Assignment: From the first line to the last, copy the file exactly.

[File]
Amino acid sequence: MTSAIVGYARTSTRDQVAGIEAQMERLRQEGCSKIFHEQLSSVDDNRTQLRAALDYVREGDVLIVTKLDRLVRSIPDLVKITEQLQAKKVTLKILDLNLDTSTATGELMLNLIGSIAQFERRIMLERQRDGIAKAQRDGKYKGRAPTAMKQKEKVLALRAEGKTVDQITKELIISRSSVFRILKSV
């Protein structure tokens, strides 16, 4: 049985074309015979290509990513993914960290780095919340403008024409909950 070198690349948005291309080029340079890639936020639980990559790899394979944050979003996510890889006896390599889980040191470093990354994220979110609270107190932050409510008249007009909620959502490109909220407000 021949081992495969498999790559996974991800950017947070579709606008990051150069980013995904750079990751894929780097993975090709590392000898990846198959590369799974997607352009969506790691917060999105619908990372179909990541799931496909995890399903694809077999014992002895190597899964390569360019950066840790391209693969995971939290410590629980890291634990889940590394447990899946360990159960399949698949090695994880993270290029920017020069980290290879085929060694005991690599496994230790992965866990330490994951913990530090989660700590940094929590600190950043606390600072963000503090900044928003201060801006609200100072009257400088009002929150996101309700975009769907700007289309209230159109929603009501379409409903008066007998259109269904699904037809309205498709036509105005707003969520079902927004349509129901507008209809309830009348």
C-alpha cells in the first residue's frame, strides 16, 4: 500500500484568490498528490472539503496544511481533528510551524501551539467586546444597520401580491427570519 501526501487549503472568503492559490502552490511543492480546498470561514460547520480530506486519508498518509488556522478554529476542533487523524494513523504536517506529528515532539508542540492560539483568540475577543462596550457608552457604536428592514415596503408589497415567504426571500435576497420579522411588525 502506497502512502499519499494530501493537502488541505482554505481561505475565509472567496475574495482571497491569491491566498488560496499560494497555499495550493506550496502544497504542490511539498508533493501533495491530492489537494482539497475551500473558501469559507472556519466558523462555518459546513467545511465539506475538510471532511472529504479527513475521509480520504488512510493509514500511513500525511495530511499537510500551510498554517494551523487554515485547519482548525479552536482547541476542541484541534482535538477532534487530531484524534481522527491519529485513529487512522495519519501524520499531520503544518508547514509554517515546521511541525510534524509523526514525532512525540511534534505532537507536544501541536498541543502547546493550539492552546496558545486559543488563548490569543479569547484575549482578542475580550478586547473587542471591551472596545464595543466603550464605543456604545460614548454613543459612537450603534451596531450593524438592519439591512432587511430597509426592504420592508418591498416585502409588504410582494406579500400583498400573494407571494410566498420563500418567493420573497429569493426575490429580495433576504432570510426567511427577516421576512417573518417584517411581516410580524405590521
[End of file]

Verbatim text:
Amino acid sequence: MTSAIVGYARTSTRDQVAGIEAQMERLRQEGCSKIFHEQLSSVDDNRTQLRAALDYVREGDVLIVTKLDRLVRSIPDLVKITEQLQAKKVTLKILDLNLDTSTATGELMLNLIGSIAQFERRIMLERQRDGIAKAQRDGKYKGRAPTAMKQKEKVLALRAEGKTVDQITKELIISRSSVFRILKSV
């Protein structure tokens, strides 16, 4: 049985074309015979290509990513993914960290780095919340403008024409909950 070198690349948005291309080029340079890639936020639980990559790899394979944050979003996510890889006896390599889980040191470093990354994220979110609270107190932050409510008249007009909620959502490109909220407000 021949081992495969498999790559996974991800950017947070579709606008990051150069980013995904750079990751894929780097993975090709590392000898990846198959590369799974997607352009969506790691917060999105619908990372179909990541799931496909995890399903694809077999014992002895190597899964390569360019950066840790391209693969995971939290410590629980890291634990889940590394447990899946360990159960399949698949090695994880993270290029920017020069980290290879085929060694005991690599496994230790992965866990330490994951913990530090989660700590940094929590600190950043606390600072963000503090900044928003201060801006609200100072009257400088009002929150996101309700975009769907700007289309209230159109929603009501379409409903008066007998259109269904699904037809309205498709036509105005707003969520079902927004349509129901507008209809309830009348």
C-alpha cells in the first residue's frame, strides 16, 4: 500500500484568490498528490472539503496544511481533528510551524501551539467586546444597520401580491427570519 501526501487549503472568503492559490502552490511543492480546498470561514460547520480530506486519508498518509488556522478554529476542533487523524494513523504536517506529528515532539508542540492560539483568540475577543462596550457608552457604536428592514415596503408589497415567504426571500435576497420579522411588525 502506497502512502499519499494530501493537502488541505482554505481561505475565509472567496475574495482571497491569491491566498488560496499560494497555499495550493506550496502544497504542490511539498508533493501533495491530492489537494482539497475551500473558501469559507472556519466558523462555518459546513467545511465539506475538510471532511472529504479527513475521509480520504488512510493509514500511513500525511495530511499537510500551510498554517494551523487554515485547519482548525479552536482547541476542541484541534482535538477532534487530531484524534481522527491519529485513529487512522495519519501524520499531520503544518508547514509554517515546521511541525510534524509523526514525532512525540511534534505532537507536544501541536498541543502547546493550539492552546496558545486559543488563548490569543479569547484575549482578542475580550478586547473587542471591551472596545464595543466603550464605543456604545460614548454613543459612537450603534451596531450593524438592519439591512432587511430597509426592504420592508418591498416585502409588504410582494406579500400583498400573494407571494410566498420563500418567493420573497429569493426575490429580495433576504432570510426567511427577516421576512417573518417584517411581516410580524405590521